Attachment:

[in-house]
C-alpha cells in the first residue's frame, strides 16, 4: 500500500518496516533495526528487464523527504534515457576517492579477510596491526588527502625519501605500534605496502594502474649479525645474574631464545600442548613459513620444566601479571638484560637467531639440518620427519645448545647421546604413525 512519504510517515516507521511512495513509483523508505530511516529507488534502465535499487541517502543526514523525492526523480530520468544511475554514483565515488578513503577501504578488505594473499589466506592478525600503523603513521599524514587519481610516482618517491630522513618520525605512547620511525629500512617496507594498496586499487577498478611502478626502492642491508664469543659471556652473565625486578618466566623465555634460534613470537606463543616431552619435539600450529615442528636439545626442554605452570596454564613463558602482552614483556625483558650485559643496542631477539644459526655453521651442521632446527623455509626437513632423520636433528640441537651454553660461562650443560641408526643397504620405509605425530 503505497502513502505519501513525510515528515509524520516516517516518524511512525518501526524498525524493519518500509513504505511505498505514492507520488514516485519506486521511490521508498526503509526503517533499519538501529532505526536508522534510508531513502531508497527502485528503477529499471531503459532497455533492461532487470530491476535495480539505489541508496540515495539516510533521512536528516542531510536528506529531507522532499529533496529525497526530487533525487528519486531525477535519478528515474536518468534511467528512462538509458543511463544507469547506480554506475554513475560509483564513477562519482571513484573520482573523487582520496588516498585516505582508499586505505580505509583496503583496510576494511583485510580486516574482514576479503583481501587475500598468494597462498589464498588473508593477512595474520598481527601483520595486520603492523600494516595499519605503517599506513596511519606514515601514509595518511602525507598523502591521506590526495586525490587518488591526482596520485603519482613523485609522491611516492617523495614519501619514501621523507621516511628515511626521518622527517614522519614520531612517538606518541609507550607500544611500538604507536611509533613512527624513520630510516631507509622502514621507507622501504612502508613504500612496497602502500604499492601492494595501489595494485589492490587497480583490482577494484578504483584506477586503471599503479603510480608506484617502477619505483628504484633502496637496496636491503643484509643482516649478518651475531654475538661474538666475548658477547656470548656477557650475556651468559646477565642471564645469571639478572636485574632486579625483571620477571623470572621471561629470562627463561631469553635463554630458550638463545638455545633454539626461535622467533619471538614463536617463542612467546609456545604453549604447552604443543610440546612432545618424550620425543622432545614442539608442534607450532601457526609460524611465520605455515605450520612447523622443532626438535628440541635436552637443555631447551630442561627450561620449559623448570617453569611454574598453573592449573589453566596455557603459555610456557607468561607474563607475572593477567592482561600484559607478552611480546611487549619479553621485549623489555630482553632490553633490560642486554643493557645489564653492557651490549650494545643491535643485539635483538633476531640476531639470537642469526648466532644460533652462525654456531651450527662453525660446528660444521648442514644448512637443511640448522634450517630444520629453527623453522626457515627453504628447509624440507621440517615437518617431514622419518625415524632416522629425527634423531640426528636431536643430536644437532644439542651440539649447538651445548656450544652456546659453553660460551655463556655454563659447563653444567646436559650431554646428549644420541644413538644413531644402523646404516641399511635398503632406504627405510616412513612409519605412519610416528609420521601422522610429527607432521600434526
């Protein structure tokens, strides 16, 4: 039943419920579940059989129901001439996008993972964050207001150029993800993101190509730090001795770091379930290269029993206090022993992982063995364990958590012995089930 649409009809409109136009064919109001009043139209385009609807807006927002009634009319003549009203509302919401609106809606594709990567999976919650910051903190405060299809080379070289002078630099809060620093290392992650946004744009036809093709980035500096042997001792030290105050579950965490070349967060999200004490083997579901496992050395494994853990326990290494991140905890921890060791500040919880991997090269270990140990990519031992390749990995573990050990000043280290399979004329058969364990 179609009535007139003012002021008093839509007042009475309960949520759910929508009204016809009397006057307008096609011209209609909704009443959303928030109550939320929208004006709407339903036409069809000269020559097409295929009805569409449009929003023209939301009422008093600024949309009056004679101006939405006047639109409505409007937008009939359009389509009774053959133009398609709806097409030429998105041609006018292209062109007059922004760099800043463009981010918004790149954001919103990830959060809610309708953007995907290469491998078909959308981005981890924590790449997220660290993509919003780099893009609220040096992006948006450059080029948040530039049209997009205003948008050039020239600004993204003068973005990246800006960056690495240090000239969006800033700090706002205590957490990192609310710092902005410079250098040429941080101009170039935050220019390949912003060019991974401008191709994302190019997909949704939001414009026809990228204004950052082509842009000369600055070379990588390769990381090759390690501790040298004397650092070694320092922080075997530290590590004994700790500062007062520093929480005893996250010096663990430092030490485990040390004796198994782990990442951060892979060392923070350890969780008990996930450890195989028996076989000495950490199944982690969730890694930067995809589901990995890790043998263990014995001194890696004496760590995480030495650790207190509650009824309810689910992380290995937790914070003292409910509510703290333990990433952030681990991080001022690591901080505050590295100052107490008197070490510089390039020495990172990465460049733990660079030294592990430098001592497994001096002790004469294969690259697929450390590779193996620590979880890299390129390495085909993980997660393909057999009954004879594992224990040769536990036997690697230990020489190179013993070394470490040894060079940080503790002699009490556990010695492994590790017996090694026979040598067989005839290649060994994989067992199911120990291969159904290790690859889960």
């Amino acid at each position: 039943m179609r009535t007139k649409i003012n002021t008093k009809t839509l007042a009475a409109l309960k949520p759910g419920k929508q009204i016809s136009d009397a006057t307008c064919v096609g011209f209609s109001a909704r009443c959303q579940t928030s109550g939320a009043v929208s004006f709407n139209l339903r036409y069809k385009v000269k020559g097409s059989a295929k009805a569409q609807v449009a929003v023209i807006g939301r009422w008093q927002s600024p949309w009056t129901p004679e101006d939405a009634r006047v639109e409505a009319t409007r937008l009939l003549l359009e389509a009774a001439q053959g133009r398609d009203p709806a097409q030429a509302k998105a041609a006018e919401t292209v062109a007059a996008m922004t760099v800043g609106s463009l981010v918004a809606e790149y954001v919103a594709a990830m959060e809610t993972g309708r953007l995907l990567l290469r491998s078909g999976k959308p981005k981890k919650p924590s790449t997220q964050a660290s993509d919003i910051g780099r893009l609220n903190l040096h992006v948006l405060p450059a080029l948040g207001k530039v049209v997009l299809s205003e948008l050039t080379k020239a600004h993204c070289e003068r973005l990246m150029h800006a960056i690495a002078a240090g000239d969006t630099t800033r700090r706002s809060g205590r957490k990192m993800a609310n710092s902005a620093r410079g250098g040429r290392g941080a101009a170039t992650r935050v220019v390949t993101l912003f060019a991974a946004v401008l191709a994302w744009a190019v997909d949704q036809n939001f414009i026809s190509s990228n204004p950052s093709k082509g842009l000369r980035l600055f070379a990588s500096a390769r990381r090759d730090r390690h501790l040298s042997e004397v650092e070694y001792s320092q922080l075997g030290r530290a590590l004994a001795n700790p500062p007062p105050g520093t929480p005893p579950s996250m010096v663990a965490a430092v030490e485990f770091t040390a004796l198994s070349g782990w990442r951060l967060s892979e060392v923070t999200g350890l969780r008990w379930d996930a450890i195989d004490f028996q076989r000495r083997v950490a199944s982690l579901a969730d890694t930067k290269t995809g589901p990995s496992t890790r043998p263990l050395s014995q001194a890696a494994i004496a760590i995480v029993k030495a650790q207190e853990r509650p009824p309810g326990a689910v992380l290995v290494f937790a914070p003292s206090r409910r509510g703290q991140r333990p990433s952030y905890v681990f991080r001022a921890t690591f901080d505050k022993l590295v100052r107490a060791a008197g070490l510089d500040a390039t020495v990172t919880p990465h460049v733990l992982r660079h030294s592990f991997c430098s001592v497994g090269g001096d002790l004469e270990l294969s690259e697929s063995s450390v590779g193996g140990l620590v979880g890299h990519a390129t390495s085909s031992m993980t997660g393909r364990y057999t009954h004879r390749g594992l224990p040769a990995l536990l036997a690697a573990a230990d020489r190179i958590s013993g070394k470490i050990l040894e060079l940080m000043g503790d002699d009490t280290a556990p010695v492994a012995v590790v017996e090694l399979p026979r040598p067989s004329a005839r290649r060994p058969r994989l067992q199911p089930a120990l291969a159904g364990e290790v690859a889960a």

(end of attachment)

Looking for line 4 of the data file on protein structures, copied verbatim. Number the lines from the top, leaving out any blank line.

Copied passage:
């Amino acid at each position: 039943m179609r009535t007139k649409i003012n002021t008093k009809t839509l007042a009475a409109l309960k949520p759910g419920k929508q009204i016809s136009d009397a006057t307008c064919v096609g011209f209609s109001a909704r009443c959303q579940t928030s109550g939320a009043v929208s004006f709407n139209l339903r036409y069809k385009v000269k020559g097409s059989a295929k009805a569409q609807v449009a929003v023209i807006g939301r009422w008093q927002s600024p949309w009056t129901p004679e101006d939405a009634r006047v639109e409505a009319t409007r937008l009939l003549l359009e389509a009774a001439q053959g133009r398609d009203p709806a097409q030429a509302k998105a041609a006018e919401t292209v062109a007059a996008m922004t760099v800043g609106s463009l981010v918004a809606e790149y954001v919103a594709a990830m959060e809610t993972g309708r953007l995907l990567l290469r491998s078909g999976k959308p981005k981890k919650p924590s790449t997220q964050a660290s993509d919003i910051g780099r893009l609220n903190l040096h992006v948006l405060p450059a080029l948040g207001k530039v049209v997009l299809s205003e948008l050039t080379k020239a600004h993204c070289e003068r973005l990246m150029h800006a960056i690495a002078a240090g000239d969006t630099t800033r700090r706002s809060g205590r957490k990192m993800a609310n710092s902005a620093r410079g250098g040429r290392g941080a101009a170039t992650r935050v220019v390949t993101l912003f060019a991974a946004v401008l191709a994302w744009a190019v997909d949704q036809n939001f414009i026809s190509s990228n204004p950052s093709k082509g842009l000369r980035l600055f070379a990588s500096a390769r990381r090759d730090r390690h501790l040298s042997e004397v650092e070694y001792s320092q922080l075997g030290r530290a590590l004994a001795n700790p500062p007062p105050g520093t929480p005893p579950s996250m010096v663990a965490a430092v030490e485990f770091t040390a004796l198994s070349g782990w990442r951060l967060s892979e060392v923070t999200g350890l969780r008990w379930d996930a450890i195989d004490f028996q076989r000495r083997v950490a199944s982690l579901a969730d890694t930067k290269t995809g589901p990995s496992t890790r043998p263990l050395s014995q001194a890696a494994i004496a760590i995480v029993k030495a650790q207190e853990r509650p009824p309810g326990a689910v992380l290995v290494f937790a914070p003292s206090r409910r509510g703290q991140r333990p990433s952030y905890v681990f991080r001022a921890t690591f901080d505050k022993l590295v100052r107490a060791a008197g070490l510089d500040a390039t020495v990172t919880p990465h460049v733990l992982r660079h030294s592990f991997c430098s001592v497994g090269g001096d002790l004469e270990l294969s690259e697929s063995s450390v590779g193996g140990l620590v979880g890299h990519a390129t390495s085909s031992m993980t997660g393909r364990y057999t009954h004879r390749g594992l224990p040769a990995l536990l036997a690697a573990a230990d020489r190179i958590s013993g070394k470490i050990l040894e060079l940080m000043g503790d002699d009490t280290a556990p010695v492994a012995v590790v017996e090694l399979p026979r040598p067989s004329a005839r290649r060994p058969r994989l067992q199911p089930a120990l291969a159904g364990e290790v690859a889960a």